My only advice is to look at the common side effects, work out which method might suit you best, and then give it a try. Eg, if someone is forgetful a coil, implant or the injection might be best; otherwise the pill would be fine. As a very brief and general overview, here goes:
Combined pill: loads of different types; you might not suit the first one you try, but the majority of women will find one which suits them well; not suitable for women with a family history of clots/heart attacks/stroke, or for women with high blood pressure generally speaking; can expect 3-6 months of side effects inc mood swings, weight gain, breast tenderness, etc (these side effects settle within 6 months max with most women); can expect periods to become shorter and lighter; can run packets together if on certain types of pill (meaning you can skip periods if going on holiday etc); 24 hour window, so if you don’t take it exactly the same time every day, it doesn’t matter; fertility on average takes 6-18 months to return to normal once you stop taking it.
Mini-pill: progestogen only; typically stops periods completely; may experience irregular bleeding or spotting; suitable for women with a history of high blood pressure/heart attacks/strokes; can expect hormonal side effects for 3-6 months while your body adjusts; most only have a 3-hour window, so you need to be VERY good at taking it on time (Cerazette has a 12 hour window); fertility returns to normal almost straight away.
Implant: lasts 3 years; typically stops periods; can get irregular bleeding esp during the first 12 months; suitable for women with family history of strokes etc; don’t need to remember a pill every day; fertility returns to normal almost as soon as it’s removed; may experience bruising or infection where it’s inserted; can sometimes migrate and may need to be surgically removed in v small number of cases
Injection: very high dose of hormone, and so associated with numerous side effects; average weight gain is 2-3kg in the first year, and 1-2kg each subsequent year; lasts 14 weeks, so if you experience side effects, they will last at least this long; other side effects are as above (mood swings, etc; can also be associated with loss of libido and vaginal dryness); can affect fertility for up to 24 months after you stop having it; other risks inc small risk of osteoporosis in long-term users; usually stops periods completely, though some users get irregular bleeding.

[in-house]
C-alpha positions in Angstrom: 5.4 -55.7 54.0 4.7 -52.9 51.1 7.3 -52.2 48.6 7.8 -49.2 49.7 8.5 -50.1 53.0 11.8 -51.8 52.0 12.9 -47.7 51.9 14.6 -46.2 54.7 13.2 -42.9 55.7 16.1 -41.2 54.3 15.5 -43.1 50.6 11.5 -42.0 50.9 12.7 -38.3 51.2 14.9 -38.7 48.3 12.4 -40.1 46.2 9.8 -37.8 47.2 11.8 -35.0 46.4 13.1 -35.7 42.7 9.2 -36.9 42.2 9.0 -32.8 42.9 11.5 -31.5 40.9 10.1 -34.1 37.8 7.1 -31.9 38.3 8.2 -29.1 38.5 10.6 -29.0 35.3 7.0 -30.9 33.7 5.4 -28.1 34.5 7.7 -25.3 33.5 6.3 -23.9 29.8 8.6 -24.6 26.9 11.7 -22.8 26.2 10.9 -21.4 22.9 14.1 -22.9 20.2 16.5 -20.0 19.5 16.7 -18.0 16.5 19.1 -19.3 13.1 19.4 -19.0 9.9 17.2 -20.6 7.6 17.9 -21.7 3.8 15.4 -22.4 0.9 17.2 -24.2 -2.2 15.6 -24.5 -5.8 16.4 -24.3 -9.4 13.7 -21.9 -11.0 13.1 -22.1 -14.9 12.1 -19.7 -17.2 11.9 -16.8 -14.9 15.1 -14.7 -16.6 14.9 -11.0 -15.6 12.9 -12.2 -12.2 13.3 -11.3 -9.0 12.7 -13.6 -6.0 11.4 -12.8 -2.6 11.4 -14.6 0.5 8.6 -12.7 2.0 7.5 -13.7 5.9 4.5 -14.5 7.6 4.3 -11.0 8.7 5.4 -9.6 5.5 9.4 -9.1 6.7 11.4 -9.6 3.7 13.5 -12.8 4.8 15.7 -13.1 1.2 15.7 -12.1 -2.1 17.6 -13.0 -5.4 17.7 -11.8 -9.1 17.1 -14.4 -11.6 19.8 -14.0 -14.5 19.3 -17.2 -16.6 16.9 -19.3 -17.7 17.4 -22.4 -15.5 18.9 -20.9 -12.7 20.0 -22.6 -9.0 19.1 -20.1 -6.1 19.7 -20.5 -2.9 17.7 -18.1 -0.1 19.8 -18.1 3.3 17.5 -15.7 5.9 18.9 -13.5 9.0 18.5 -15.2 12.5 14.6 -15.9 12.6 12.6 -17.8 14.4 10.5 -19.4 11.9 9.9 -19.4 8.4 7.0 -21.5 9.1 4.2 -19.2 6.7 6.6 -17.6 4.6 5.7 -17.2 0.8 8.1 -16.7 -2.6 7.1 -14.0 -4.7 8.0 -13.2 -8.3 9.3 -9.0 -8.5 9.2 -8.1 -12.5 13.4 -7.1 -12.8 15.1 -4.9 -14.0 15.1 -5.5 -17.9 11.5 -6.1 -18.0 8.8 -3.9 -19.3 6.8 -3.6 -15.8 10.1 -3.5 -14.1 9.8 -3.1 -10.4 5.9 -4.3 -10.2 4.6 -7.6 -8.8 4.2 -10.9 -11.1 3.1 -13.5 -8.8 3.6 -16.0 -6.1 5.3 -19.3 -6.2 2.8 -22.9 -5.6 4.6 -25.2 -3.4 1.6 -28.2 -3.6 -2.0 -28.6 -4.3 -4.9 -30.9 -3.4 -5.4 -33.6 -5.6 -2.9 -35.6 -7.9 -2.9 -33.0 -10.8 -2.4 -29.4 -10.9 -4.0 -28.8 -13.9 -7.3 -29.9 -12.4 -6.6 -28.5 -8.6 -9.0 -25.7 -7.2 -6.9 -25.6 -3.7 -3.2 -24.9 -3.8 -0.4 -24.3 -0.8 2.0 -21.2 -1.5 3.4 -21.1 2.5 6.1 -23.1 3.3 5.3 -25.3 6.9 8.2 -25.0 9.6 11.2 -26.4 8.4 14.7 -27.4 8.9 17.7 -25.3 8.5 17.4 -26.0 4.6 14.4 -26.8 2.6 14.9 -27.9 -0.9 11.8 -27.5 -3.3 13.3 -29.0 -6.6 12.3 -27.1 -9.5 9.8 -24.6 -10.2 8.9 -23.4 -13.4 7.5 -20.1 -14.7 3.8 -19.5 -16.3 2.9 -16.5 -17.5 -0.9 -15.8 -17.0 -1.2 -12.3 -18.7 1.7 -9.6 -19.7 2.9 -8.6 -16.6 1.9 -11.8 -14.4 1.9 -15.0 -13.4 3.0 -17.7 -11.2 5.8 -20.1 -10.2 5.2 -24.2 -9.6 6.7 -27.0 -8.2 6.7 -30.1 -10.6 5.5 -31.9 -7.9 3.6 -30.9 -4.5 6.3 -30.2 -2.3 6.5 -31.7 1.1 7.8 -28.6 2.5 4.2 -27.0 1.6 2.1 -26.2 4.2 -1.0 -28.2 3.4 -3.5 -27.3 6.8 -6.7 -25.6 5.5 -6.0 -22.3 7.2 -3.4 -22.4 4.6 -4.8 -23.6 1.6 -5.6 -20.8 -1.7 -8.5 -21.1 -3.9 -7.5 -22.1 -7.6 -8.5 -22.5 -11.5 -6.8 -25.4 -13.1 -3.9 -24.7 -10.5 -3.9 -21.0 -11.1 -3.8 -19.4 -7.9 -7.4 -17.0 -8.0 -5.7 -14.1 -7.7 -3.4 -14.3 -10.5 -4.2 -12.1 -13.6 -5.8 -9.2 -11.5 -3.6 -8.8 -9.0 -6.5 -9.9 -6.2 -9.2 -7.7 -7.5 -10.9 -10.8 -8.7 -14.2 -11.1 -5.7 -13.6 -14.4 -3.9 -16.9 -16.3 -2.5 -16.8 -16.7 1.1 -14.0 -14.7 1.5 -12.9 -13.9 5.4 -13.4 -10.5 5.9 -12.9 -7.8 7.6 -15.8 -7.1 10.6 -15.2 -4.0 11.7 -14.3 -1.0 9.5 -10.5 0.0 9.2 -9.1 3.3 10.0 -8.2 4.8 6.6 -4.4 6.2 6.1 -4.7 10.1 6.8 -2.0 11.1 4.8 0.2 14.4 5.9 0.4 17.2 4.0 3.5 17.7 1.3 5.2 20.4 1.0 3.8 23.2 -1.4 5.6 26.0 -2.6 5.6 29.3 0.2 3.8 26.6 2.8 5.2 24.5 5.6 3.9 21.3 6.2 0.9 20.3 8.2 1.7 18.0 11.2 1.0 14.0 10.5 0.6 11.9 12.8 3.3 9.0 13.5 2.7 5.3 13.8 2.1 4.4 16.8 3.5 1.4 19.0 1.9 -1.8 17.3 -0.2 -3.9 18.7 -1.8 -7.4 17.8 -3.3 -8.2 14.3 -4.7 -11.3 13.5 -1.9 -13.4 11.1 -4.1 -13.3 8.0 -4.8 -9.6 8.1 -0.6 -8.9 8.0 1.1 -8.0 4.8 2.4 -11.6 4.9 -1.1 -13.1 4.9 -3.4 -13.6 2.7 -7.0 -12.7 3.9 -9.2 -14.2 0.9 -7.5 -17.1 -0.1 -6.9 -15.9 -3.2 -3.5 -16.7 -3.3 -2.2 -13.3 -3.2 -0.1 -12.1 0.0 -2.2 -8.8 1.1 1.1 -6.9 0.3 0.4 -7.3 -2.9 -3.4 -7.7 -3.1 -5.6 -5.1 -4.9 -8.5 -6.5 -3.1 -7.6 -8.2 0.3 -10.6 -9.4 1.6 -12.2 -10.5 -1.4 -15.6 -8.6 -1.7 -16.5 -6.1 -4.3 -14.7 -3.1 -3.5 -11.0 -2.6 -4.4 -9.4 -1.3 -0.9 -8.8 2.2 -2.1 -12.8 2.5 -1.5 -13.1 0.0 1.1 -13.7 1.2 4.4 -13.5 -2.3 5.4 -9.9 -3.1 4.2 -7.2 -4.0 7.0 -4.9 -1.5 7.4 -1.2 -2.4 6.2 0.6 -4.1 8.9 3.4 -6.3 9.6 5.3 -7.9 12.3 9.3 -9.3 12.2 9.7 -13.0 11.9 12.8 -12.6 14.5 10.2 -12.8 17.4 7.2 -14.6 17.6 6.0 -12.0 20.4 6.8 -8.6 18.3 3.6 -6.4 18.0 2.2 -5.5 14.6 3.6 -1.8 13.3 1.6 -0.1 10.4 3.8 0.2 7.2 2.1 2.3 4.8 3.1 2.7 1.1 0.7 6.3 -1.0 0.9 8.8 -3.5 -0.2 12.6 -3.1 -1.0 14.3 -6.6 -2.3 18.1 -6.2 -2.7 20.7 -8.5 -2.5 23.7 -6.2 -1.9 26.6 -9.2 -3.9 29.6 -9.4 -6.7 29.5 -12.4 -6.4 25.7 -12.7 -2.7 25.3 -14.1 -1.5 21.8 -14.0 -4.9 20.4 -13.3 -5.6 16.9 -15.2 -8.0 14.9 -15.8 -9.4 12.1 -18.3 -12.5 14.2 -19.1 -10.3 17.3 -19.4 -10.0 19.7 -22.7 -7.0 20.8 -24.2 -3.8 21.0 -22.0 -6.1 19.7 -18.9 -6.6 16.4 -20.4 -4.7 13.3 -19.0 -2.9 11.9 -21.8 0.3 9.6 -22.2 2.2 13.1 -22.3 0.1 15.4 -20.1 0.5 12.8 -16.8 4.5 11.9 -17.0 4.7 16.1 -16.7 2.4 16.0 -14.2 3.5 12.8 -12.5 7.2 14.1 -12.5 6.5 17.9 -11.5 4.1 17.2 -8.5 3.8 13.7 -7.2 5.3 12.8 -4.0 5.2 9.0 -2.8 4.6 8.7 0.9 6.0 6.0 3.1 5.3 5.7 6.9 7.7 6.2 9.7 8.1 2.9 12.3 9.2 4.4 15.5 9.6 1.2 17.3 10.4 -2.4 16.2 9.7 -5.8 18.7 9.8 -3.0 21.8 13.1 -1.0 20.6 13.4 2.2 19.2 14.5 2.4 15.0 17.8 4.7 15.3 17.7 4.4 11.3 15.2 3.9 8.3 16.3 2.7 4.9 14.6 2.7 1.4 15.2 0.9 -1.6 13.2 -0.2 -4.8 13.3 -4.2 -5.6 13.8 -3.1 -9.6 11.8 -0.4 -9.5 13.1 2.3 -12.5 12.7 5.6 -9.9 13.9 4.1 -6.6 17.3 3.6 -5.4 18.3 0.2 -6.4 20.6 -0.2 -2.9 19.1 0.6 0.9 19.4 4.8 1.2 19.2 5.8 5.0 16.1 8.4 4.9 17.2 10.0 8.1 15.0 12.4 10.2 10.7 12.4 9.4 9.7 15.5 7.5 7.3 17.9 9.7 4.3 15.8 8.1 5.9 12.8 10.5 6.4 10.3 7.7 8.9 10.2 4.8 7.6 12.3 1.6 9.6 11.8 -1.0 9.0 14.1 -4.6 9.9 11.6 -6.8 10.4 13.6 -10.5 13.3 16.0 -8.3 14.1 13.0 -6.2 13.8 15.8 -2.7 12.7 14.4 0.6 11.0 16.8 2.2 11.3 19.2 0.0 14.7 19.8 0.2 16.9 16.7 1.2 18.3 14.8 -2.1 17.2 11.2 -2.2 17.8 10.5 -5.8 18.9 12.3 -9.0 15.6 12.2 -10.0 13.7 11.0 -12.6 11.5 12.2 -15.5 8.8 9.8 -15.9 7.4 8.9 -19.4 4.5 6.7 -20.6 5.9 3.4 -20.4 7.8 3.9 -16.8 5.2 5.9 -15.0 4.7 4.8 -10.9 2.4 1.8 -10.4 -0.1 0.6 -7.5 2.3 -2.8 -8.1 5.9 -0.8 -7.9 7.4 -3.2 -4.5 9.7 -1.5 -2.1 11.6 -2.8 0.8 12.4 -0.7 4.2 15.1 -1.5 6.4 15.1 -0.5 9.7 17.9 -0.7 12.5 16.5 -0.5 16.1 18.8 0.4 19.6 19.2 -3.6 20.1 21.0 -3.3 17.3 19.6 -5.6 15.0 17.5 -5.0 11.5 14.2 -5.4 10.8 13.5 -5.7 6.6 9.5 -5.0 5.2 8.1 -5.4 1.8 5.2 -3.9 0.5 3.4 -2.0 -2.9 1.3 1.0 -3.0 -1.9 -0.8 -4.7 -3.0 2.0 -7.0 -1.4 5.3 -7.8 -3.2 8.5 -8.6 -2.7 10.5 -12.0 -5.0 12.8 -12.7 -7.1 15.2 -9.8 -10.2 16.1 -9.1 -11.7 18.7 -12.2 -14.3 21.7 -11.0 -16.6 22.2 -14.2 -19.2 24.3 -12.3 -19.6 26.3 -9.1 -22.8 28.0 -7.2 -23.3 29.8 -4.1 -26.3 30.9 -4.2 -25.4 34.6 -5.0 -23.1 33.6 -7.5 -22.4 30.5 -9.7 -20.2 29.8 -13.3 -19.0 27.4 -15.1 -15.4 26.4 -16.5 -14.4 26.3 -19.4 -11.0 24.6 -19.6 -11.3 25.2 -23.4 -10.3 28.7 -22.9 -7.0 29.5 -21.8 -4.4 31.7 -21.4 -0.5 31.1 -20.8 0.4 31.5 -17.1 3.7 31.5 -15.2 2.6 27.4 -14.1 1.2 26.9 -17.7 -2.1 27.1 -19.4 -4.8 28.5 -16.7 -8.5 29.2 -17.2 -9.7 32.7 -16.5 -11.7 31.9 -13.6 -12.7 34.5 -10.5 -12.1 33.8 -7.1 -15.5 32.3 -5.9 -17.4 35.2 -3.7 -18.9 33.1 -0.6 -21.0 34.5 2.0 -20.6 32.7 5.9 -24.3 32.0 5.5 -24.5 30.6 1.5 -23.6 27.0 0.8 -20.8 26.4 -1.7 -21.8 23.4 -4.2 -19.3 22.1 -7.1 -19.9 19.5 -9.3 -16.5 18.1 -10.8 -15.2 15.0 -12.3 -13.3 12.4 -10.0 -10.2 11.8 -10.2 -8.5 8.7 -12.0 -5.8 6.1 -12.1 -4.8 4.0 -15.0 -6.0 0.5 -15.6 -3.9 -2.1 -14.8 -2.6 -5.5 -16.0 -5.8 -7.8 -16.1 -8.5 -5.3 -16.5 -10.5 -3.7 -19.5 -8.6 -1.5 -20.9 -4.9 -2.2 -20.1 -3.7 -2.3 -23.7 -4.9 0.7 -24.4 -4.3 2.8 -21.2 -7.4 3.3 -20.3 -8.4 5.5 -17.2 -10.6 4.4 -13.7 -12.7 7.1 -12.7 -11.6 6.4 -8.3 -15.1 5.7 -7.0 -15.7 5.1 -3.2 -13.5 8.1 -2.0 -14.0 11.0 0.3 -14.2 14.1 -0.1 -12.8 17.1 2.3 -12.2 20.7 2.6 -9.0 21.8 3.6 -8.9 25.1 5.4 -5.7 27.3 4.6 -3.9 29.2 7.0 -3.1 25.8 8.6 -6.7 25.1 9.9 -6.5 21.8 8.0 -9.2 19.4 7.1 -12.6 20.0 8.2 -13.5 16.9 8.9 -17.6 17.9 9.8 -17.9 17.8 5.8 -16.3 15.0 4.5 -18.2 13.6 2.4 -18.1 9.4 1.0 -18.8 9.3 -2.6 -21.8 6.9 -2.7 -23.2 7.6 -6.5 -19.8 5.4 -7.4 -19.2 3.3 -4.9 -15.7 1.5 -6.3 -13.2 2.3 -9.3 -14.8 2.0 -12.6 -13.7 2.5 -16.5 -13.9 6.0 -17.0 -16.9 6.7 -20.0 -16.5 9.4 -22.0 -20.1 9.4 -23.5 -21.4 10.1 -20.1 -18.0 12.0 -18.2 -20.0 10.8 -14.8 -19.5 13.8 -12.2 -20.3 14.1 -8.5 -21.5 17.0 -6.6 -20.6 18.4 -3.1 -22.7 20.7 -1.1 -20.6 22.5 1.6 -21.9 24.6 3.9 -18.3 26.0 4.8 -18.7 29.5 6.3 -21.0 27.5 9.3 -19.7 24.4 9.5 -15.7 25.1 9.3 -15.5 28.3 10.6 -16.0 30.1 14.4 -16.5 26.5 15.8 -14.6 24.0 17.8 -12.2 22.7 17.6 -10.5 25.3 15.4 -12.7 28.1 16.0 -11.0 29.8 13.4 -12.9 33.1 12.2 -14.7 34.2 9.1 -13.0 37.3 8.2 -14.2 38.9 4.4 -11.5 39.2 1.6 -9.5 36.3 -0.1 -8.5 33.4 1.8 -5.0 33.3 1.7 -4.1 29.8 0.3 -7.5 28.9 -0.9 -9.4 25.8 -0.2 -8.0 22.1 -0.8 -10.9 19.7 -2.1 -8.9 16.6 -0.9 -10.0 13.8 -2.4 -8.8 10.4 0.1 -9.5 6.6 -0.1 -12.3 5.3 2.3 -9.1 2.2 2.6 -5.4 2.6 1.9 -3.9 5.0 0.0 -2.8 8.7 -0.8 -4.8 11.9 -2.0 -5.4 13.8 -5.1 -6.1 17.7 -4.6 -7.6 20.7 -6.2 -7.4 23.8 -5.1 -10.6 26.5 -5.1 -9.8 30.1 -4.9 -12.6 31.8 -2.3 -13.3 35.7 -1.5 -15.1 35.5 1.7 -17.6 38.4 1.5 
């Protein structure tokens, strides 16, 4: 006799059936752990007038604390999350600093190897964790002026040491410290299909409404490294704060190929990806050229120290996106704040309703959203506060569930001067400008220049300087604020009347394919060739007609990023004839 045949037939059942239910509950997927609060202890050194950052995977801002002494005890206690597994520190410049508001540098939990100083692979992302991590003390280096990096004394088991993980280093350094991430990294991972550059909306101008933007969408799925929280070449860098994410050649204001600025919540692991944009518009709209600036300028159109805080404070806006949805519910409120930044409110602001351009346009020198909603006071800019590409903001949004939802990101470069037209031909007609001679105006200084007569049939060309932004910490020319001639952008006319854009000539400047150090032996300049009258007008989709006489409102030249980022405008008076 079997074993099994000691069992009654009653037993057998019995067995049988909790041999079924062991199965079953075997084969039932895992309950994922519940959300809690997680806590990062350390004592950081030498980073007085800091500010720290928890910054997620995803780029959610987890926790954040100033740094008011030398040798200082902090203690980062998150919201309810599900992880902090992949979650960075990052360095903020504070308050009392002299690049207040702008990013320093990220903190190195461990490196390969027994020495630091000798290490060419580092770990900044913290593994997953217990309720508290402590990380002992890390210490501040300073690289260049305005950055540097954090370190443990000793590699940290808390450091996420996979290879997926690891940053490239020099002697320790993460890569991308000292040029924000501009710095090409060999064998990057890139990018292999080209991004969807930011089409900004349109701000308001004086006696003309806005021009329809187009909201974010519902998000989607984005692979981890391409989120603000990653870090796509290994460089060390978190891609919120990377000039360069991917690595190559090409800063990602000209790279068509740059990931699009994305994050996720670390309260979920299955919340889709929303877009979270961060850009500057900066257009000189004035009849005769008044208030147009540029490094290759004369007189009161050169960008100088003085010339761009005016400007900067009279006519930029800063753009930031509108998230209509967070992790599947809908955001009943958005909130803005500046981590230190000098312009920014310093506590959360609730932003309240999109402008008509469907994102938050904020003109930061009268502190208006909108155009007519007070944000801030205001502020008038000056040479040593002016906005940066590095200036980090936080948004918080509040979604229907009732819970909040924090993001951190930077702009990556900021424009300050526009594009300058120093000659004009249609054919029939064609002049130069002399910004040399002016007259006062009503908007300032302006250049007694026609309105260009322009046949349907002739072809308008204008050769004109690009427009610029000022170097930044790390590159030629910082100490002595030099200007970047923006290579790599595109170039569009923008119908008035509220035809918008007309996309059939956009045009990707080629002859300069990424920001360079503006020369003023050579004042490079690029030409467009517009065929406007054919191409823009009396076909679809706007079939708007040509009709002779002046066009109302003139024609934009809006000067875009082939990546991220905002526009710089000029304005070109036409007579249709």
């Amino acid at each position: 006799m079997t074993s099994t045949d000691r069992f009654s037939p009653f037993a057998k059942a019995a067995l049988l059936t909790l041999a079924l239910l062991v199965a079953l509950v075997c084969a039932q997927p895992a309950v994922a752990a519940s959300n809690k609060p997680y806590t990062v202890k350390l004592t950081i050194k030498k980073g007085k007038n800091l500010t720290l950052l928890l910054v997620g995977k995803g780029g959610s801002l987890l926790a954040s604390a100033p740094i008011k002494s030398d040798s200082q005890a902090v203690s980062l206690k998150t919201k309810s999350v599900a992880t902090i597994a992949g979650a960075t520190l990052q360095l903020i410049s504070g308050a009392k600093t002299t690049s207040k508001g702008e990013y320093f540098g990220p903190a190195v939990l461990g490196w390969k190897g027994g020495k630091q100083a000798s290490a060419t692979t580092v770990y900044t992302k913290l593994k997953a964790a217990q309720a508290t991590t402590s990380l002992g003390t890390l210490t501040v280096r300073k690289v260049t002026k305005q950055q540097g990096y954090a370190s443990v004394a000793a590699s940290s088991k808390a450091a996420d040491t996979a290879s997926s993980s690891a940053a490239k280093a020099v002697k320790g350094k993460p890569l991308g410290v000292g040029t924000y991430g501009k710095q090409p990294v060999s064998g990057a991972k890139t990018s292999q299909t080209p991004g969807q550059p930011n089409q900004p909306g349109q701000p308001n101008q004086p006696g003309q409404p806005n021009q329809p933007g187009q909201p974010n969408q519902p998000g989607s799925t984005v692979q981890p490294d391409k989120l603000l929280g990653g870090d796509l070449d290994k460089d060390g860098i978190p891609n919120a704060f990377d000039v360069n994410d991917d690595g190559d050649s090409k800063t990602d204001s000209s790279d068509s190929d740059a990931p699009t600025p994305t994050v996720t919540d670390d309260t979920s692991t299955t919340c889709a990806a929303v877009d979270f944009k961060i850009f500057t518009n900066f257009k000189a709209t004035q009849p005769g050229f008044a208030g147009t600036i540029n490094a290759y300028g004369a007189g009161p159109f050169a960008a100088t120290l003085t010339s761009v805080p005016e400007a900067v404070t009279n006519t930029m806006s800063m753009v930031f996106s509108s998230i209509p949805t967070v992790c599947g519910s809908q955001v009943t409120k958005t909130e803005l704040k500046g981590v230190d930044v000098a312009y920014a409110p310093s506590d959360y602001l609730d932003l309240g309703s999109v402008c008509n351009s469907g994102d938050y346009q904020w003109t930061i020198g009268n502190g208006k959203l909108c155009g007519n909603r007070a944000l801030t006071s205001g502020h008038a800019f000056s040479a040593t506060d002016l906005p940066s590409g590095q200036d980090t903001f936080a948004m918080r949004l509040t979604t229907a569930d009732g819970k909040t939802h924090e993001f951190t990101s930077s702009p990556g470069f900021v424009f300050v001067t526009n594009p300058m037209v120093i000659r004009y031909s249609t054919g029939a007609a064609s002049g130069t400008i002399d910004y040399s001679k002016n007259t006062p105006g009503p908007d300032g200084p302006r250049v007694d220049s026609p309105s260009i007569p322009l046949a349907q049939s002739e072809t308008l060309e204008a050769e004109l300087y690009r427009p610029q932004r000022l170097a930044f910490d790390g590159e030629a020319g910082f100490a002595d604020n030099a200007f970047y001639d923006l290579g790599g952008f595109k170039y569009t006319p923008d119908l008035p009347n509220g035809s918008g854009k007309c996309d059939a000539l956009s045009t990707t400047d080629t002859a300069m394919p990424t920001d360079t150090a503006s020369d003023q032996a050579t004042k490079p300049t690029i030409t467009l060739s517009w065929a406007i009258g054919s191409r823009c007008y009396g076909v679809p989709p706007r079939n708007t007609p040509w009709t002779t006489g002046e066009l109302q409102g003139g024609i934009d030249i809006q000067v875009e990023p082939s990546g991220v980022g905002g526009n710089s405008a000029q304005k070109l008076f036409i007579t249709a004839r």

Copper coil (IUD): hormone-free, so no hormonal side effects (mood swings, weight gain, etc); can make periods longer, heavier, and more painful. Fertility returns to normal as soon as it’s removed. Fitting can be uncomfortable (though not too bad IMPO); women who haven’t had children are at an increased risk of abdo/pelvic pain. Very very small risk of perforation of the womb and PID.
Mirena: contains small dose of hormone. The dose is tiny and delivered locally, so although you MIGHT get hormonal side effects, usually they aren’t too severe and don’t last long; usually stops periods; can again cause pelvic/abdo pain, and again thyere is a TINY risk of perforation of the uterus and PID. Fertility returns to normal once removed.
Condoms: much less effective: around 98% if used perfectly, otherwise around 92% (most people don’t use them properly). Can reduce spontaneity and sensation. I personally only use these as a barrier to protect against STDs; I would never use them on their own, or in a long-term relationship
Diaphragm: around 92% effective. Needs to be inserted well before sex so affects spotaneity; needs to be kept in after sex for some time to increase efficacy. I would not use this unless I didn’t mind falling pregnant.
Other methods inc the Nuva ring and contraceptive patch, which are similar to the combined pill in terms of side effects and so on; the nuva ring is worn in the vagina, the patch usually on an arm/on your bum; both are effective for 3 weeks, at which point most women have a 1 week break before applying a new one, but like the combined pill, you can use a new one straight away and skip the weeks break (and your period)